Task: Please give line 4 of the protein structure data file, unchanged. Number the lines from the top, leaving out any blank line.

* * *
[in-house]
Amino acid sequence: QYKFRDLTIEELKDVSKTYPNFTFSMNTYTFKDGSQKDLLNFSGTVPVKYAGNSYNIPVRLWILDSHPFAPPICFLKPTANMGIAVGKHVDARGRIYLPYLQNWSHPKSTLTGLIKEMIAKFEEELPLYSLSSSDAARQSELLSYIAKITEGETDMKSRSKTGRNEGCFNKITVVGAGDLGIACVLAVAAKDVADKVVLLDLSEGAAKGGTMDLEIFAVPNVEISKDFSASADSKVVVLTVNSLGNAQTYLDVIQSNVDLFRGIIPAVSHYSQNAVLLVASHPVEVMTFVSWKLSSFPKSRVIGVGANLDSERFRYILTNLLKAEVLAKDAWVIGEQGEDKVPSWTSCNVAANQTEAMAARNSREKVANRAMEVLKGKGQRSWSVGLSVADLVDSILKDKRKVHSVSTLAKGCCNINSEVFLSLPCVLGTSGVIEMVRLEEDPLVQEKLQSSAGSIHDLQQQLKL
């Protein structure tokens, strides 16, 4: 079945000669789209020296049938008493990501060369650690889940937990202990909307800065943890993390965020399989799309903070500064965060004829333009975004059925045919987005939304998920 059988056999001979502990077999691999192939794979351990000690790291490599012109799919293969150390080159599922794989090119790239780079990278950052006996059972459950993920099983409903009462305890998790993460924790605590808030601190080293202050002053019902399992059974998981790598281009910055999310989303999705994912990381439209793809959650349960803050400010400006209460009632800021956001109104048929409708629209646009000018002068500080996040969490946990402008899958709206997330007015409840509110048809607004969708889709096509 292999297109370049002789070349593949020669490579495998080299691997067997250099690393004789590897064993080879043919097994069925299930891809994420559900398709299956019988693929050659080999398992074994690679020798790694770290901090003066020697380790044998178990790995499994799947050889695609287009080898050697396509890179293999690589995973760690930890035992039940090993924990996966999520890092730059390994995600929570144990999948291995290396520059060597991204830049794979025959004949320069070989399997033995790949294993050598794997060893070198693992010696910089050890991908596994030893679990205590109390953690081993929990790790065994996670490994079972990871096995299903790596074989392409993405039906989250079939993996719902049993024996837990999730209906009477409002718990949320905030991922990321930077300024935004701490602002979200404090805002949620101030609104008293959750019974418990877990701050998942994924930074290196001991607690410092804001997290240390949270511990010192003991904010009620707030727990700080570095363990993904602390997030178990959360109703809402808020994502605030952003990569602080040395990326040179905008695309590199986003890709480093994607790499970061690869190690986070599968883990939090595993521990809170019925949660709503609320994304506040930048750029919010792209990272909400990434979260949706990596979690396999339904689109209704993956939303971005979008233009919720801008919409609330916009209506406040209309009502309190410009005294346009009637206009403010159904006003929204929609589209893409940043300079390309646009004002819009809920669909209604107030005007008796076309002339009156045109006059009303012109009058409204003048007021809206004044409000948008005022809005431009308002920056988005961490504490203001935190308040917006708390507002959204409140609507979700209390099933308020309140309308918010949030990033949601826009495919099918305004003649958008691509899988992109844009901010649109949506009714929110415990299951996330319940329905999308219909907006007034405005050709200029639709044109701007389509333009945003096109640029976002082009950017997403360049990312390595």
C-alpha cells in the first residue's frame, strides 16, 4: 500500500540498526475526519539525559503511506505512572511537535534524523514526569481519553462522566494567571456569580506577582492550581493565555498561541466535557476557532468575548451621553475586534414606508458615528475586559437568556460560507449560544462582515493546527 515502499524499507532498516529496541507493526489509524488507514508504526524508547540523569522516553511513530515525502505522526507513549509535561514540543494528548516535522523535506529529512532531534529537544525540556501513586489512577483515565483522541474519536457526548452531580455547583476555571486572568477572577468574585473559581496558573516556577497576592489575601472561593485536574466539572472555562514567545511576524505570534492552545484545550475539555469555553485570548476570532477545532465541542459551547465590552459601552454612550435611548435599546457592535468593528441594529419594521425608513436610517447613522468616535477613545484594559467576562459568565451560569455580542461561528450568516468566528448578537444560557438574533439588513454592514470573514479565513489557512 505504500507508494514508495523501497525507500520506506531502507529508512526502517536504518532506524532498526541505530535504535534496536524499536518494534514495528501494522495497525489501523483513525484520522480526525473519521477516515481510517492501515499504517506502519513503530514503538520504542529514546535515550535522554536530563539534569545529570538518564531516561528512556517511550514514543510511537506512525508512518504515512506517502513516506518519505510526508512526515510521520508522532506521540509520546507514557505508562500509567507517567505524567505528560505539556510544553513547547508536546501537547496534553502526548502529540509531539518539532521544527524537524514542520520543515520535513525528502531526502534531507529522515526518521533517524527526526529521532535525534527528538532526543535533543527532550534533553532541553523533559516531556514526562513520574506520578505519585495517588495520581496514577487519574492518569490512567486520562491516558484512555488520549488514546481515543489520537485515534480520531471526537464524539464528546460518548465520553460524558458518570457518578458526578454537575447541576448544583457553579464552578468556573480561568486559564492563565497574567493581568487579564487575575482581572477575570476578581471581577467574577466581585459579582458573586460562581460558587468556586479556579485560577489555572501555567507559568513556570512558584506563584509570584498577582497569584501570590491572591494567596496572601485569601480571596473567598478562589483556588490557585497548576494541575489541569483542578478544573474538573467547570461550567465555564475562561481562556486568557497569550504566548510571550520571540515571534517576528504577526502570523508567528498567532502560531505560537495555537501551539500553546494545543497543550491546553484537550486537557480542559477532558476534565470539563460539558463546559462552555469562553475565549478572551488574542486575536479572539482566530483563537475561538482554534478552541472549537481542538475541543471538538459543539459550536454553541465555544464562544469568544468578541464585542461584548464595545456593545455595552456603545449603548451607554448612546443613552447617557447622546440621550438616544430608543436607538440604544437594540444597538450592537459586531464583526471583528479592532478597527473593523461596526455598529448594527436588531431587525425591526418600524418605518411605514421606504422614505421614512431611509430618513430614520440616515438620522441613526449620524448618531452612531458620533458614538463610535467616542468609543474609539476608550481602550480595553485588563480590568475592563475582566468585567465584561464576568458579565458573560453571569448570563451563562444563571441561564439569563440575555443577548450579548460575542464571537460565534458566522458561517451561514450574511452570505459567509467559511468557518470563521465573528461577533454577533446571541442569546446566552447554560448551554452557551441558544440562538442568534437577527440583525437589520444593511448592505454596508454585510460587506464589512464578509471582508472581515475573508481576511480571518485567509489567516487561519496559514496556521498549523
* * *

C-alpha cells in the first residue's frame, strides 16, 4: 500500500540498526475526519539525559503511506505512572511537535534524523514526569481519553462522566494567571456569580506577582492550581493565555498561541466535557476557532468575548451621553475586534414606508458615528475586559437568556460560507449560544462582515493546527 515502499524499507532498516529496541507493526489509524488507514508504526524508547540523569522516553511513530515525502505522526507513549509535561514540543494528548516535522523535506529529512532531534529537544525540556501513586489512577483515565483522541474519536457526548452531580455547583476555571486572568477572577468574585473559581496558573516556577497576592489575601472561593485536574466539572472555562514567545511576524505570534492552545484545550475539555469555553485570548476570532477545532465541542459551547465590552459601552454612550435611548435599546457592535468593528441594529419594521425608513436610517447613522468616535477613545484594559467576562459568565451560569455580542461561528450568516468566528448578537444560557438574533439588513454592514470573514479565513489557512 505504500507508494514508495523501497525507500520506506531502507529508512526502517536504518532506524532498526541505530535504535534496536524499536518494534514495528501494522495497525489501523483513525484520522480526525473519521477516515481510517492501515499504517506502519513503530514503538520504542529514546535515550535522554536530563539534569545529570538518564531516561528512556517511550514514543510511537506512525508512518504515512506517502513516506518519505510526508512526515510521520508522532506521540509520546507514557505508562500509567507517567505524567505528560505539556510544553513547547508536546501537547496534553502526548502529540509531539518539532521544527524537524514542520520543515520535513525528502531526502534531507529522515526518521533517524527526526529521532535525534527528538532526543535533543527532550534533553532541553523533559516531556514526562513520574506520578505519585495517588495520581496514577487519574492518569490512567486520562491516558484512555488520549488514546481515543489520537485515534480520531471526537464524539464528546460518548465520553460524558458518570457518578458526578454537575447541576448544583457553579464552578468556573480561568486559564492563565497574567493581568487579564487575575482581572477575570476578581471581577467574577466581585459579582458573586460562581460558587468556586479556579485560577489555572501555567507559568513556570512558584506563584509570584498577582497569584501570590491572591494567596496572601485569601480571596473567598478562589483556588490557585497548576494541575489541569483542578478544573474538573467547570461550567465555564475562561481562556486568557497569550504566548510571550520571540515571534517576528504577526502570523508567528498567532502560531505560537495555537501551539500553546494545543497543550491546553484537550486537557480542559477532558476534565470539563460539558463546559462552555469562553475565549478572551488574542486575536479572539482566530483563537475561538482554534478552541472549537481542538475541543471538538459543539459550536454553541465555544464562544469568544468578541464585542461584548464595545456593545455595552456603545449603548451607554448612546443613552447617557447622546440621550438616544430608543436607538440604544437594540444597538450592537459586531464583526471583528479592532478597527473593523461596526455598529448594527436588531431587525425591526418600524418605518411605514421606504422614505421614512431611509430618513430614520440616515438620522441613526449620524448618531452612531458620533458614538463610535467616542468609543474609539476608550481602550480595553485588563480590568475592563475582566468585567465584561464576568458579565458573560453571569448570563451563562444563571441561564439569563440575555443577548450579548460575542464571537460565534458566522458561517451561514450574511452570505459567509467559511468557518470563521465573528461577533454577533446571541442569546446566552447554560448551554452557551441558544440562538442568534437577527440583525437589520444593511448592505454596508454585510460587506464589512464578509471582508472581515475573508481576511480571518485567509489567516487561519496559514496556521498549523